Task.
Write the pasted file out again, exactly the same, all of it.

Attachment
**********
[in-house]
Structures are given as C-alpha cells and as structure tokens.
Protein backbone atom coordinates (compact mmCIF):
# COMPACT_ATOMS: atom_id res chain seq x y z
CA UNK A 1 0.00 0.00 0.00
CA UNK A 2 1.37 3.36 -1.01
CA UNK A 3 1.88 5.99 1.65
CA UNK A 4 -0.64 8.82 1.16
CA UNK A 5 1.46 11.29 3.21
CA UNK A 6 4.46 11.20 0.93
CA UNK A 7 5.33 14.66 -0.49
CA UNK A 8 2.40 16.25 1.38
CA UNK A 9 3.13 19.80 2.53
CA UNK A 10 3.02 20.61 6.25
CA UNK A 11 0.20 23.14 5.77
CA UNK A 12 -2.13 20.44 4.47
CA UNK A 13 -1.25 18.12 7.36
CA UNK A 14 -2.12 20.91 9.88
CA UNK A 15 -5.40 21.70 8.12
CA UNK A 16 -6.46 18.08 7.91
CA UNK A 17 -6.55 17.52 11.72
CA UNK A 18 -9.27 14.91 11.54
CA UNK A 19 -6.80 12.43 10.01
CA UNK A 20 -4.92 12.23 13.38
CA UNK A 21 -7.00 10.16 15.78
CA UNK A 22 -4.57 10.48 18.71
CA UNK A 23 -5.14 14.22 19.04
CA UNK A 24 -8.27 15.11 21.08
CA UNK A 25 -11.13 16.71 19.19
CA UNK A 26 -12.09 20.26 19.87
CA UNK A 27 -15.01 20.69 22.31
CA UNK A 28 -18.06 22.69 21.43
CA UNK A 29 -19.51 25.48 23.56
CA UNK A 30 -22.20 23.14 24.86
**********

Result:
[in-house]
Structures are given as C-alpha cells and as structure tokens.
Protein backbone atom coordinates (compact mmCIF):
# COMPACT_ATOMS: atom_id res chain seq x y z
CA UNK A 1 0.00 0.00 0.00
CA UNK A 2 1.37 3.36 -1.01
CA UNK A 3 1.88 5.99 1.65
CA UNK A 4 -0.64 8.82 1.16
CA UNK A 5 1.46 11.29 3.21
CA UNK A 6 4.46 11.20 0.93
CA UNK A 7 5.33 14.66 -0.49
CA UNK A 8 2.40 16.25 1.38
CA UNK A 9 3.13 19.80 2.53
CA UNK A 10 3.02 20.61 6.25
CA UNK A 11 0.20 23.14 5.77
CA UNK A 12 -2.13 20.44 4.47
CA UNK A 13 -1.25 18.12 7.36
CA UNK A 14 -2.12 20.91 9.88
CA UNK A 15 -5.40 21.70 8.12
CA UNK A 16 -6.46 18.08 7.91
CA UNK A 17 -6.55 17.52 11.72
CA UNK A 18 -9.27 14.91 11.54
CA UNK A 19 -6.80 12.43 10.01
CA UNK A 20 -4.92 12.23 13.38
CA UNK A 21 -7.00 10.16 15.78
CA UNK A 22 -4.57 10.48 18.71
CA UNK A 23 -5.14 14.22 19.04
CA UNK A 24 -8.27 15.11 21.08
CA UNK A 25 -11.13 16.71 19.19
CA UNK A 26 -12.09 20.26 19.87
CA UNK A 27 -15.01 20.69 22.31
CA UNK A 28 -18.06 22.69 21.43
CA UNK A 29 -19.51 25.48 23.56
CA UNK A 30 -22.20 23.14 24.86